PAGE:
Just before a game timeout, A.J. Price threw the ball off of Okafor’s oven-mitt hands for a turnover. After the timeout, Boris Diaw hit an open 3-pointer, Price and Seraphin each missed shots on a single possession, the Spurs worked the ball around for a Ginobili 3, Bradley Beal missed an open shot, and, finally, Ginobili whipped a sweet pass to Splitter that earned him a trip to the foul line. Before anyone knew it, San Antonio was up 12 points. Washington ended their last offensive possession of the first half with a five-second call trying to inbound the ball on their end.

“They put a little run on us to go up 12 at the half, and we couldn’t gain any momentum after that,” said Randy Wittman after the game. So, nope. Not even halftime helped the Wizards, so what on earth will?

—Kyle Weidie (@Truth_About_It)

Council Members: Washington Wizards DC Council

Rating five Wizards starters & two three key subs on a three-star scale.

AJ Price
A.J. Price played aggressive on both sides the ball, and, like Jordan Crawford, he was definitely looking for his shot against the Spurs. To his credit, he made them count. Price scored 11 points on 4-for-8 shooting (2-for-3 at the free throw line), while also contributing five rebounds, seven assists (two turnovers), and one steal in 33 minutes. But Price made Tony Parker look great coming off a double-overtime game on Sunday afternoon. The old pro even finished a third-quarter coast-to-coast layup with style—with a quick pump of the brakes, Parker convinced Price that he was going to dump the rock to Gary Neal, who was trailing the play. He didn’t. No contest.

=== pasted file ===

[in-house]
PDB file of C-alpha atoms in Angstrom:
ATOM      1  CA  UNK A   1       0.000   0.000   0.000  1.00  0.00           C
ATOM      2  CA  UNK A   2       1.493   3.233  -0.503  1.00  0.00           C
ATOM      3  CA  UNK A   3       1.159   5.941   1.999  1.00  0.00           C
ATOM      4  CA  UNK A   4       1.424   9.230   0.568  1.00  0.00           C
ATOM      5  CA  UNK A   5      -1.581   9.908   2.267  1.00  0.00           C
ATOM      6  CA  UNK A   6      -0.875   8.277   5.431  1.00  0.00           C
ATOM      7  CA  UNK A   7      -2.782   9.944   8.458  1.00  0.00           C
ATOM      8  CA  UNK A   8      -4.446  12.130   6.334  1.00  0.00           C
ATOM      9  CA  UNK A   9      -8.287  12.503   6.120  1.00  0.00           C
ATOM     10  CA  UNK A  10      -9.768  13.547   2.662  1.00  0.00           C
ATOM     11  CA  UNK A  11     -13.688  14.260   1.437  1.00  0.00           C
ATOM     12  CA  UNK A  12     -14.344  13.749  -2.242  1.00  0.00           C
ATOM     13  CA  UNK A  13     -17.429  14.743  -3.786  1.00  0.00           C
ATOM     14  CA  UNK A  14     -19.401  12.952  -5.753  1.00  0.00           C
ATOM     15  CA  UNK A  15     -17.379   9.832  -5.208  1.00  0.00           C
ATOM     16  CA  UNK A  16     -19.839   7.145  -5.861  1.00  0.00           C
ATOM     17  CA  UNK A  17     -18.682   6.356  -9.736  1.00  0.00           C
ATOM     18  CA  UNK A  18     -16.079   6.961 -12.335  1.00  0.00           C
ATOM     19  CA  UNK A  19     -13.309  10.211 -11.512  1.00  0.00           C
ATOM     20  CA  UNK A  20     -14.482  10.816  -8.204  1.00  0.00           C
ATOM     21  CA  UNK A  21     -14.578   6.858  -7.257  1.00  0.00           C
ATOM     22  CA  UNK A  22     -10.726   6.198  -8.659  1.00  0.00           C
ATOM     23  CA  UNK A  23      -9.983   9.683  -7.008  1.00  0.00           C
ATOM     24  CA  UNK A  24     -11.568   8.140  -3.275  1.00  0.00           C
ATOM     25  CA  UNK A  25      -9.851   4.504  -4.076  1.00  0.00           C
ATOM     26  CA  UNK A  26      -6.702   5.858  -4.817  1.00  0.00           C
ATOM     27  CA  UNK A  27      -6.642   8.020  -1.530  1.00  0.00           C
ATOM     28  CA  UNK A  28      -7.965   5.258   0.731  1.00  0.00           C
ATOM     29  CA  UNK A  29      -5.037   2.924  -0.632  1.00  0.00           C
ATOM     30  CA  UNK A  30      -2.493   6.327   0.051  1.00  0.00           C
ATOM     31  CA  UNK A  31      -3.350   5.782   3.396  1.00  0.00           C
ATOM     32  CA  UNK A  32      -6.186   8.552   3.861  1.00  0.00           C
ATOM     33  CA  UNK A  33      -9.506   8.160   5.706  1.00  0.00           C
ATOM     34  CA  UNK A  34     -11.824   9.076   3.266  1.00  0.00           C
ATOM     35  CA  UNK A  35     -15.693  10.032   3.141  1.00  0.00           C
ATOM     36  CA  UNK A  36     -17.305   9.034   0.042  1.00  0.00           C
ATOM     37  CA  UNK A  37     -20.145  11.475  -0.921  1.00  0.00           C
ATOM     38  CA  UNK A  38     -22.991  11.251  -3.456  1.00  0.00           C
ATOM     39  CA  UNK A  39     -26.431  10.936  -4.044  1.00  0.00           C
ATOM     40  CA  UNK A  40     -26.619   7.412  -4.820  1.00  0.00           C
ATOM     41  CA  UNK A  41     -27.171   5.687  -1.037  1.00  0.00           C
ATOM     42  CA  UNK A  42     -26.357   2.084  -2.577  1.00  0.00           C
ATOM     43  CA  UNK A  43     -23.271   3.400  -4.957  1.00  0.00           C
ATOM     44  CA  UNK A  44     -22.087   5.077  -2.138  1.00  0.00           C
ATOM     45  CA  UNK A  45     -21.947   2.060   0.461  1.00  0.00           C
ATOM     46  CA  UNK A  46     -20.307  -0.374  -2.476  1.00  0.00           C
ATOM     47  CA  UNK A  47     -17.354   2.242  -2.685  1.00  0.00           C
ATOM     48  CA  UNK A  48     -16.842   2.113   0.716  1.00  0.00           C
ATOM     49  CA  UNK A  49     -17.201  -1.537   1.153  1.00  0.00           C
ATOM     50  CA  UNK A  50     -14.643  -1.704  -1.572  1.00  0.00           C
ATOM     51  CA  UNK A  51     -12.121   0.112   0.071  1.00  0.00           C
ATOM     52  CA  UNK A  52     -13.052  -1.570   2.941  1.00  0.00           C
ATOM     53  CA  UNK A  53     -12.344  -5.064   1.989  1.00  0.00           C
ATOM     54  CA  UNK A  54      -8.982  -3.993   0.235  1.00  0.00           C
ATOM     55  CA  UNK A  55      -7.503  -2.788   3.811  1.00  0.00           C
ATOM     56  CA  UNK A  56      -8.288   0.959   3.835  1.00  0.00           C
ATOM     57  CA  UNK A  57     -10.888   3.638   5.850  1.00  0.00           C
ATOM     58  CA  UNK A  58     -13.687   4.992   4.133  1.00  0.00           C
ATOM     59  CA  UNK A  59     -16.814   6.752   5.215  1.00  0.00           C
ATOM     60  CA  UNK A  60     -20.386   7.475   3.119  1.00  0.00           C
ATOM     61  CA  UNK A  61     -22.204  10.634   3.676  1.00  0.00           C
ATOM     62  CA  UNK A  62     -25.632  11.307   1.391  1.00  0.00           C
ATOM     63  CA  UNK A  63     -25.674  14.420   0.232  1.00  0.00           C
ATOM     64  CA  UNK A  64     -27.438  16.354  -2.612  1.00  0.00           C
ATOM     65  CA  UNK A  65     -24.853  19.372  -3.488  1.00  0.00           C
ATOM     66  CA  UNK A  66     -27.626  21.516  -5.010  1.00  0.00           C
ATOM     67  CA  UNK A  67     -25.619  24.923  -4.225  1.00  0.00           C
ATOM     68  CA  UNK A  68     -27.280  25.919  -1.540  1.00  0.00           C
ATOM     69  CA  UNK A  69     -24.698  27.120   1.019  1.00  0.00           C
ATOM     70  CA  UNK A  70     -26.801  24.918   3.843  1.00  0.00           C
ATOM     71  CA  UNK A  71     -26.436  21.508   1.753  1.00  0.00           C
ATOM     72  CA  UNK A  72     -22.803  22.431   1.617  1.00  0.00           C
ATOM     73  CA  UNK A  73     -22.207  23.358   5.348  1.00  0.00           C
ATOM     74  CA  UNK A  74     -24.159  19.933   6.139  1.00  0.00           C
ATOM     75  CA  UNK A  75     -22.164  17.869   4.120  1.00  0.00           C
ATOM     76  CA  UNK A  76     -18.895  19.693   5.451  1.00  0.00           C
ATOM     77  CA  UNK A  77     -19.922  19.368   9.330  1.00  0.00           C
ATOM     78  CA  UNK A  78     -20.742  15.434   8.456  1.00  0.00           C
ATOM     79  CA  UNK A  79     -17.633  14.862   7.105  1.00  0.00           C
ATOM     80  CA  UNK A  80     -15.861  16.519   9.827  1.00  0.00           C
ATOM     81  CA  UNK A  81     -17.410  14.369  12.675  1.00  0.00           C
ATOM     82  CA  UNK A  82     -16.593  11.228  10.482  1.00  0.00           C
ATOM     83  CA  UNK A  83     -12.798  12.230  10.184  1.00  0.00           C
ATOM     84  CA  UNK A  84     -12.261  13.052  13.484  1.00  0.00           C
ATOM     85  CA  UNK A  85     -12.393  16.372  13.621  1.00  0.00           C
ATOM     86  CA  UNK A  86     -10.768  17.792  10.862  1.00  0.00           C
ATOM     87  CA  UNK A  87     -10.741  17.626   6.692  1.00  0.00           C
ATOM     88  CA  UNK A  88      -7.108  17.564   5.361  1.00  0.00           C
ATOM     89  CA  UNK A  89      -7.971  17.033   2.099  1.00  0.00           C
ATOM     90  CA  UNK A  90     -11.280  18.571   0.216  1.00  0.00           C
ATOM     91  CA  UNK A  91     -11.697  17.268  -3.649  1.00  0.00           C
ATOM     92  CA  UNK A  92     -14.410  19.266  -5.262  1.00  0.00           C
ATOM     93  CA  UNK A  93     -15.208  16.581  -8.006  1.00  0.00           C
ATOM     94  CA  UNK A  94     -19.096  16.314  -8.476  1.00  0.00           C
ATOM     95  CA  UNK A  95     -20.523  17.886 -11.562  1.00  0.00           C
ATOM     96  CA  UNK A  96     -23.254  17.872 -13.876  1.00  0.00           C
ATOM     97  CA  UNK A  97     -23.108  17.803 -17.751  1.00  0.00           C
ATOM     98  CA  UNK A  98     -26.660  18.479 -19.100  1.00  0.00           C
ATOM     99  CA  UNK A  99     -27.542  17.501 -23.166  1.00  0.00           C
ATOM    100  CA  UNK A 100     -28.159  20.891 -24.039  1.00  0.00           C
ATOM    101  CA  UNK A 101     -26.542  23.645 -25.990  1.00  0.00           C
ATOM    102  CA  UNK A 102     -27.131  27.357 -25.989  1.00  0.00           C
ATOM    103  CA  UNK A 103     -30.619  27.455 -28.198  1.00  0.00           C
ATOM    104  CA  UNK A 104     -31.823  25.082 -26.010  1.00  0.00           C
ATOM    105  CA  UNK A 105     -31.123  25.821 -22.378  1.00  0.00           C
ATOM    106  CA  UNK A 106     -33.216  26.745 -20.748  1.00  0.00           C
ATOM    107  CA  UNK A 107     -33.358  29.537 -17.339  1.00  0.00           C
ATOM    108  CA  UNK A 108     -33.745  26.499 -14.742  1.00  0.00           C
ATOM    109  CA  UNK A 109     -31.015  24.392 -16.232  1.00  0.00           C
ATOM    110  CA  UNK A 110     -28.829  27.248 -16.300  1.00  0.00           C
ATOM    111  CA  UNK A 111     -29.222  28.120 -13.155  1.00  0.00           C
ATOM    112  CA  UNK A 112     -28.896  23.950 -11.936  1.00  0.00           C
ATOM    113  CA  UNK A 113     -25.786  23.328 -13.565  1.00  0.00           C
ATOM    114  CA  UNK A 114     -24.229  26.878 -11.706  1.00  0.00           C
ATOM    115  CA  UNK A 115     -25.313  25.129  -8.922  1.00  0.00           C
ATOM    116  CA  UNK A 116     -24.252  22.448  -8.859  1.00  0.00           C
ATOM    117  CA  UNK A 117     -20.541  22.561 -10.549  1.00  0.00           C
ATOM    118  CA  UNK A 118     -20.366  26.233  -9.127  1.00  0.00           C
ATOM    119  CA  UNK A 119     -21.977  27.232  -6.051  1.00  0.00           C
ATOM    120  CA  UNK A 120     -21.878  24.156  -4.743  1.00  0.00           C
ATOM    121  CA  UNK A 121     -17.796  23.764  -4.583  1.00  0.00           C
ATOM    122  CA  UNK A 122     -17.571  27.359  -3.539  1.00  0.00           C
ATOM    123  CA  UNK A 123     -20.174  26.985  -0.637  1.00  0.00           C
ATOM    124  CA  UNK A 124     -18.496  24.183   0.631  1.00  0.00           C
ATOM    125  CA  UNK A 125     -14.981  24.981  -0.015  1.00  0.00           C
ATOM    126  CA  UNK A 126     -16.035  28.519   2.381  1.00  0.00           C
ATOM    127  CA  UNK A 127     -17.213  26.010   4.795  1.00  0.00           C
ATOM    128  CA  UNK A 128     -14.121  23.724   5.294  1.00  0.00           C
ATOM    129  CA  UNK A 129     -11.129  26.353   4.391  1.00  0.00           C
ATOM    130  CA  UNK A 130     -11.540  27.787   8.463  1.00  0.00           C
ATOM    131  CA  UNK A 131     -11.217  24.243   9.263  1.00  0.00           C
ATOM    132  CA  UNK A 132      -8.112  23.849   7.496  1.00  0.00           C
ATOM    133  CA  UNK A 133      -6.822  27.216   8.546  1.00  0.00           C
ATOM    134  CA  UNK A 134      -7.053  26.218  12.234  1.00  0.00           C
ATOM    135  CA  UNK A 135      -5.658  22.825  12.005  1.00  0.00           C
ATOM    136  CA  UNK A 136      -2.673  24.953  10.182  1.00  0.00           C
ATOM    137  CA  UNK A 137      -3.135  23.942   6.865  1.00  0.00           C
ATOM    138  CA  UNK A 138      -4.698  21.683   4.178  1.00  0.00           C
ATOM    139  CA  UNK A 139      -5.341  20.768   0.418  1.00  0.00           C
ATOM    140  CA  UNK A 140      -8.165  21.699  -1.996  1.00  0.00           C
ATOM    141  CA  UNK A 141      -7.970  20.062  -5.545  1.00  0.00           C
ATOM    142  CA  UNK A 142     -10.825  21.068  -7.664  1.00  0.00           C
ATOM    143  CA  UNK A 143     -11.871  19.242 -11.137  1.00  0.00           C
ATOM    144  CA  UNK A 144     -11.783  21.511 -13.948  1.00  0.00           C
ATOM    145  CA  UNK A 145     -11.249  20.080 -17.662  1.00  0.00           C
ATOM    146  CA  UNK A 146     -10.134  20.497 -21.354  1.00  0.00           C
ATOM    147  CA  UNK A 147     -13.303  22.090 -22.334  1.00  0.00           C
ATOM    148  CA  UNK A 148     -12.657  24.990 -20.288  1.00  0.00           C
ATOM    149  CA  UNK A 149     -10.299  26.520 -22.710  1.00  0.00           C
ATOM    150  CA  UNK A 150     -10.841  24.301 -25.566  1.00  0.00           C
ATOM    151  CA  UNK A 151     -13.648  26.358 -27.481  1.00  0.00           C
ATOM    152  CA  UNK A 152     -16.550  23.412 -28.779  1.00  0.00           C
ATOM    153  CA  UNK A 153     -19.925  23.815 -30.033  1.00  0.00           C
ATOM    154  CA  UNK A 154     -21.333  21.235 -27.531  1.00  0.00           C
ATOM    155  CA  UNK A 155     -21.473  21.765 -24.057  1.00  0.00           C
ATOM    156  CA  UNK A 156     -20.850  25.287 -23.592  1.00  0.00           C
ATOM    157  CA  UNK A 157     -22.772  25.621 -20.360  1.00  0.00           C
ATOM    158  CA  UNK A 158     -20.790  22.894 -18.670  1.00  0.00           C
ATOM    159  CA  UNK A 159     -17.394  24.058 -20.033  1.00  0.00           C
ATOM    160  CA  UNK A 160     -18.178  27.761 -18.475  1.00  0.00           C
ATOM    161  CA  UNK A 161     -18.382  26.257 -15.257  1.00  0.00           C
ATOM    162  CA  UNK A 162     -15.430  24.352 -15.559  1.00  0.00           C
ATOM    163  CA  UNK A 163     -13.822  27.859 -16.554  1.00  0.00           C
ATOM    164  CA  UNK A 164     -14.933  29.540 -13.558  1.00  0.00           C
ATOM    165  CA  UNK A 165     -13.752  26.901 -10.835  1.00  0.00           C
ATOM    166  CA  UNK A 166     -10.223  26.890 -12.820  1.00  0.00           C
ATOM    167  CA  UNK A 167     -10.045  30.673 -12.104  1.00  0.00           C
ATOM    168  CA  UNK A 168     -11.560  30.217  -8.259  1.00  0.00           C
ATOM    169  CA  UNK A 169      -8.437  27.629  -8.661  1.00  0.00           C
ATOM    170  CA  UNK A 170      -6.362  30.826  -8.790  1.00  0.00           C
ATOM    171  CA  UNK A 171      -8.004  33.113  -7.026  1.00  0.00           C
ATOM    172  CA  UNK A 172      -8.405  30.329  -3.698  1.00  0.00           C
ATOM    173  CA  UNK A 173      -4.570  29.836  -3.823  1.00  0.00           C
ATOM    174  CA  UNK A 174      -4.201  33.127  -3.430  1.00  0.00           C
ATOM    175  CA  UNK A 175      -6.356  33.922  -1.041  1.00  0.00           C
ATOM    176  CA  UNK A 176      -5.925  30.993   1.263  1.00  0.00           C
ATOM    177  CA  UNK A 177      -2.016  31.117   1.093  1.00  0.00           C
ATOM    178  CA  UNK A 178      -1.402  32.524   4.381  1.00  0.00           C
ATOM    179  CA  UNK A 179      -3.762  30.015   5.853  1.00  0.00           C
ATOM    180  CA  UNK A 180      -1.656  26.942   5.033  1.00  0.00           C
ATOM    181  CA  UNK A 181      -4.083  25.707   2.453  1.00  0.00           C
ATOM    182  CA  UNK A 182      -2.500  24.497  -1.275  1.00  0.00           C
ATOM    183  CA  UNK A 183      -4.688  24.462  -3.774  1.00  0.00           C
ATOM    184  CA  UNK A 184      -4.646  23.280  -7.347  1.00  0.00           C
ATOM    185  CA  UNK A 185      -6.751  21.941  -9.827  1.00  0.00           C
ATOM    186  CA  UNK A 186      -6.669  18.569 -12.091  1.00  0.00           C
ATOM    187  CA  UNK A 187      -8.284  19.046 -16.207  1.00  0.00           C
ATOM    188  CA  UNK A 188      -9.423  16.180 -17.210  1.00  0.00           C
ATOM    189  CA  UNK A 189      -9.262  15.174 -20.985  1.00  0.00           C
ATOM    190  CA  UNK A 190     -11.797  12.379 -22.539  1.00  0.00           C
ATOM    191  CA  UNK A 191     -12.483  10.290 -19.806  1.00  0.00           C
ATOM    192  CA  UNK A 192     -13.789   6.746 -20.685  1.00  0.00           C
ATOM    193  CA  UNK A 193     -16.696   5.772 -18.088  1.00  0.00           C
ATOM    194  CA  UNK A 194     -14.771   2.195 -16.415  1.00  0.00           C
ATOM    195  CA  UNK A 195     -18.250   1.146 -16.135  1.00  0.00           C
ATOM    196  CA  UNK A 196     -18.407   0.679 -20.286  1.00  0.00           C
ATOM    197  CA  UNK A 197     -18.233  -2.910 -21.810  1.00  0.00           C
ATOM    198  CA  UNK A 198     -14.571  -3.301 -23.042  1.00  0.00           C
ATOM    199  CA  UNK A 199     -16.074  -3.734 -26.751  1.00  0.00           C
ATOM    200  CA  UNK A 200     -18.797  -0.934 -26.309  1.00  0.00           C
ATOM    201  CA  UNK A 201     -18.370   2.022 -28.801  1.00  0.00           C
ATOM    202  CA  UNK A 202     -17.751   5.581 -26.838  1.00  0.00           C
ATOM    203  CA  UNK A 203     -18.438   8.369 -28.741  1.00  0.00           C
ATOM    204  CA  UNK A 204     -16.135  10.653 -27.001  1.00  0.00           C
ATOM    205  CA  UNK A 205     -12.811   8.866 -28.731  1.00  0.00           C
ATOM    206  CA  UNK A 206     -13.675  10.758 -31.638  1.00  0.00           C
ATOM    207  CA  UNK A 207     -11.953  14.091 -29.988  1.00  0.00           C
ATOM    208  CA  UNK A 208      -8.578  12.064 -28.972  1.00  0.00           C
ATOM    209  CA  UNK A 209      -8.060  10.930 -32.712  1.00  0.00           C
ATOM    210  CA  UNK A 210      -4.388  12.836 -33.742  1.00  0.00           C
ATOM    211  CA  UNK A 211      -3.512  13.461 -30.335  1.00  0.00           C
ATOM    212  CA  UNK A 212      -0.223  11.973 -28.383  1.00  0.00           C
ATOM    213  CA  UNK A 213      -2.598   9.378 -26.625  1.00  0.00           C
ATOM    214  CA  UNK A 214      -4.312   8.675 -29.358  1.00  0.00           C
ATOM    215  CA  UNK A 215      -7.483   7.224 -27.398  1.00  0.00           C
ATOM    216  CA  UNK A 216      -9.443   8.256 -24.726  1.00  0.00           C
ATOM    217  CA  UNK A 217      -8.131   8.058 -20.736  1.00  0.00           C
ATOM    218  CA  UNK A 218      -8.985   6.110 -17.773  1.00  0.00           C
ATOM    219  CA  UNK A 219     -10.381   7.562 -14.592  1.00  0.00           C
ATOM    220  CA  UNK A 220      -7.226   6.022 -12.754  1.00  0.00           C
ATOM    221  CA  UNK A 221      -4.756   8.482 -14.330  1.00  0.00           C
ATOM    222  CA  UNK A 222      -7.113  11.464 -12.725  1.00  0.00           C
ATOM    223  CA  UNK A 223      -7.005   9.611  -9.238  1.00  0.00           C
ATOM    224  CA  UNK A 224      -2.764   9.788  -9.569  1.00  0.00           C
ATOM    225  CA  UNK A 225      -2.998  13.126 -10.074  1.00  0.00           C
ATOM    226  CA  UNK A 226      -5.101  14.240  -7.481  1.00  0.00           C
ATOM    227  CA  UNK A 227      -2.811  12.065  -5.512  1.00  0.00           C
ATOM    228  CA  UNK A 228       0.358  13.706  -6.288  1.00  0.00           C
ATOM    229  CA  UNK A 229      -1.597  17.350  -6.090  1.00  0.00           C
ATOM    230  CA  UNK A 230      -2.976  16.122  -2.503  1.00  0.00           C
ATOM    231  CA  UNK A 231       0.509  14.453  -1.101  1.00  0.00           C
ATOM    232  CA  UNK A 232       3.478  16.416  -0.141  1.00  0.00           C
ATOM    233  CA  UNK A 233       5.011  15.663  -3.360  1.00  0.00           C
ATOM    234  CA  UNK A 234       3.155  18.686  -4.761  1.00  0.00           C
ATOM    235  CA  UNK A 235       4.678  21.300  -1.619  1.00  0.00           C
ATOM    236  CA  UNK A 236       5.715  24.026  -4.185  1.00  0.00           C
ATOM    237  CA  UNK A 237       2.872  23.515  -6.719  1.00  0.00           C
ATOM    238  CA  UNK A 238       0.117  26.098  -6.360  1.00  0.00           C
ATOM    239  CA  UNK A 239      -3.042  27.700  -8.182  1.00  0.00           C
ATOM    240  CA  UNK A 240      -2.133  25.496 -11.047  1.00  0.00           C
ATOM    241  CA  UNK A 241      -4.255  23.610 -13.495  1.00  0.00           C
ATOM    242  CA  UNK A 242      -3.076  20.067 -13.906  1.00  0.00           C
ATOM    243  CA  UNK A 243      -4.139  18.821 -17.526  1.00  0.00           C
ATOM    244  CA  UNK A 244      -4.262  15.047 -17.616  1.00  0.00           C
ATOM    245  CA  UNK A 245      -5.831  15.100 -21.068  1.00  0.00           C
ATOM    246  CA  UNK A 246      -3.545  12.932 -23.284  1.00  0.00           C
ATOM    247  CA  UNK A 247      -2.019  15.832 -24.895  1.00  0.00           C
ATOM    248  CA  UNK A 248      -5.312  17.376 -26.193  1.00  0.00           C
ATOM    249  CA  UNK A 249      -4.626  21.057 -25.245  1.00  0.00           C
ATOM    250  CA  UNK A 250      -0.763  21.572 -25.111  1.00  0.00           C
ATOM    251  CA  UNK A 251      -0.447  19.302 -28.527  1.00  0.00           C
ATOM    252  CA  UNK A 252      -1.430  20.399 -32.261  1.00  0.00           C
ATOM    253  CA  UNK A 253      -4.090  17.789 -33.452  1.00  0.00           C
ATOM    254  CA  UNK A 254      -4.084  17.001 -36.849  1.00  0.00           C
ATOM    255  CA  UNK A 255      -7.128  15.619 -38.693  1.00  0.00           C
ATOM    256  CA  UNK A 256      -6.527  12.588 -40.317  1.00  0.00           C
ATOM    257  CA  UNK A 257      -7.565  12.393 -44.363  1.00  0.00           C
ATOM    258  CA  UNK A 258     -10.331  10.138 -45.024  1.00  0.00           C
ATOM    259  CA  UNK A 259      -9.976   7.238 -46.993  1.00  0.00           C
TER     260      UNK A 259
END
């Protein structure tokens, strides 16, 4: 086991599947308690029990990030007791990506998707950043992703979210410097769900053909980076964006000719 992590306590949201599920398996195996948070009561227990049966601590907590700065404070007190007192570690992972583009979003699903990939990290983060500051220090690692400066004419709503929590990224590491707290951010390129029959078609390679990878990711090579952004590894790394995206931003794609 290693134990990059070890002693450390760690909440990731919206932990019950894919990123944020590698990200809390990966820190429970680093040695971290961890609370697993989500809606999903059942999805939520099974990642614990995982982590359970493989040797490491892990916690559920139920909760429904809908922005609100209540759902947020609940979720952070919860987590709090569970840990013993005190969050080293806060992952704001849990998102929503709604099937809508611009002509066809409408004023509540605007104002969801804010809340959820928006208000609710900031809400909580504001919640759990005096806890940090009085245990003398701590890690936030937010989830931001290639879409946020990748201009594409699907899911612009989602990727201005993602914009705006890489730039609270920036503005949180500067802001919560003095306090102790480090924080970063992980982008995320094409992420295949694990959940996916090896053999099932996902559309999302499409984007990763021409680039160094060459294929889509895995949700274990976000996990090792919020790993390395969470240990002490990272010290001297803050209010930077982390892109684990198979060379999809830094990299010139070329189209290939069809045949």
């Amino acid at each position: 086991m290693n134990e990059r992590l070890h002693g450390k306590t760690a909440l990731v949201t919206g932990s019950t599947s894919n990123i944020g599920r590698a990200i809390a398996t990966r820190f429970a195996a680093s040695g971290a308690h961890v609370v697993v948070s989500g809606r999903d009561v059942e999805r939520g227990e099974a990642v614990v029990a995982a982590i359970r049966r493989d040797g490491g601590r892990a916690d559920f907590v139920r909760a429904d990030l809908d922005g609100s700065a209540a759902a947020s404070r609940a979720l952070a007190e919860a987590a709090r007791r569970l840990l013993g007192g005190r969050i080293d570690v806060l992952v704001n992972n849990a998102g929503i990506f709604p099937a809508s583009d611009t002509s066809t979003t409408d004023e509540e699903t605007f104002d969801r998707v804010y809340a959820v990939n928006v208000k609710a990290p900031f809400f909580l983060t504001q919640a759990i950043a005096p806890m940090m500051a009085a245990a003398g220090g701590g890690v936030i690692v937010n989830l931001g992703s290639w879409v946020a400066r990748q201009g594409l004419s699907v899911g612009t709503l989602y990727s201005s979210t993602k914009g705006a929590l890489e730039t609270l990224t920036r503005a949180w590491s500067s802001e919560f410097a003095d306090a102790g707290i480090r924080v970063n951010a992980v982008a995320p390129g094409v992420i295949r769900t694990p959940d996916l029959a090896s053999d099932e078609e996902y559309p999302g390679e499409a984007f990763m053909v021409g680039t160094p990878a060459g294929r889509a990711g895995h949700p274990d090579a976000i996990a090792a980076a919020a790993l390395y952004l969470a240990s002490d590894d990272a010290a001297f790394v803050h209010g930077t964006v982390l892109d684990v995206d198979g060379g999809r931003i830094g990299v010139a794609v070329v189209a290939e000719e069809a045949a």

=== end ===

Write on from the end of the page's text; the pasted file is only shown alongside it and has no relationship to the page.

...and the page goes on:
—John Converse Townsend (@JohnCTownsend)

1.5 out of 3 stars

Bradley Beal
Bradley Beal tried to shake his early season rep by busting out with a more aggressive style, almost forcing the issue too much with the ball. Sometimes he was able to draw the contact, showing a knack to get to the foul line in the open court, but there were other drives where he didn’t get the calls. Unfortunately, he was not able to bust out of his shooting slump, going just 4-for-13 on field goals. Beal totalled in 11 points, three rebounds, two steals, and one assist. On defense, the Spurs exploited his greenness with their rapid-fire passing, leading Beal to often lose sight of his man and the ball. After the game, the 19-year-old rookie was visibly frustrated about the losing and was in awe at San Antonio’s offense: “It’s just our defensive breakdowns, and the Spurs are a great team. Their plays weren’t killing us. They were just playing basketball, playing smart. They have been playing together for a long time, but their IQ for the game is super high, and they know where each other are on the court at all times. We knew the game plan coming in, but didn’t go through with it. … We can definitely learn from them. Sometimes we need to play like that and not be so structured all the time. It doesn’t come down to X’s and O’s all the time, sometimes it’s just toughness and making plays. They didn’t run a play every time down court. They just played in the flow of the game. That’s how the game of basketball was invented, just to play and have fun.”